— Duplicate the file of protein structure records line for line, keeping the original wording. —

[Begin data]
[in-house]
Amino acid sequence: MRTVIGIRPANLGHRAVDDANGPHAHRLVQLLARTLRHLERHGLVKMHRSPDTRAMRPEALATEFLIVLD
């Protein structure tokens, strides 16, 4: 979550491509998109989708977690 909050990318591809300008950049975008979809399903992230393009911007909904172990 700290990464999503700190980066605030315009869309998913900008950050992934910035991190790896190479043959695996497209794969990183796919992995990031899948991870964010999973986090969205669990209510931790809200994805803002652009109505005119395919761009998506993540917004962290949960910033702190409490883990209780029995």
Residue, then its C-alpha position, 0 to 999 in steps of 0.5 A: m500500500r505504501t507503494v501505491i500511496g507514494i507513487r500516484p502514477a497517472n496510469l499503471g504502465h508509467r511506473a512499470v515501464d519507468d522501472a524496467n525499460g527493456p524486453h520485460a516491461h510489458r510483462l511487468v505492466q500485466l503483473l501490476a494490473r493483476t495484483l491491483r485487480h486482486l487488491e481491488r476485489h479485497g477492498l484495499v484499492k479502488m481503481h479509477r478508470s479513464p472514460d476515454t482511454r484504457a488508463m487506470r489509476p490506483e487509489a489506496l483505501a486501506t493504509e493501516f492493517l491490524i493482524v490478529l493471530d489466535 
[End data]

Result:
[in-house]
Amino acid sequence: MRTVIGIRPANLGHRAVDDANGPHAHRLVQLLARTLRHLERHGLVKMHRSPDTRAMRPEALATEFLIVLD
């Protein structure tokens, strides 16, 4: 979550491509998109989708977690 909050990318591809300008950049975008979809399903992230393009911007909904172990 700290990464999503700190980066605030315009869309998913900008950050992934910035991190790896190479043959695996497209794969990183796919992995990031899948991870964010999973986090969205669990209510931790809200994805803002652009109505005119395919761009998506993540917004962290949960910033702190409490883990209780029995």
Residue, then its C-alpha position, 0 to 999 in steps of 0.5 A: m500500500r505504501t507503494v501505491i500511496g507514494i507513487r500516484p502514477a497517472n496510469l499503471g504502465h508509467r511506473a512499470v515501464d519507468d522501472a524496467n525499460g527493456p524486453h520485460a516491461h510489458r510483462l511487468v505492466q500485466l503483473l501490476a494490473r493483476t495484483l491491483r485487480h486482486l487488491e481491488r476485489h479485497g477492498l484495499v484499492k479502488m481503481h479509477r478508470s479513464p472514460d476515454t482511454r484504457a488508463m487506470r489509476p490506483e487509489a489506496l483505501a486501506t493504509e493501516f492493517l491490524i493482524v490478529l493471530d489466535 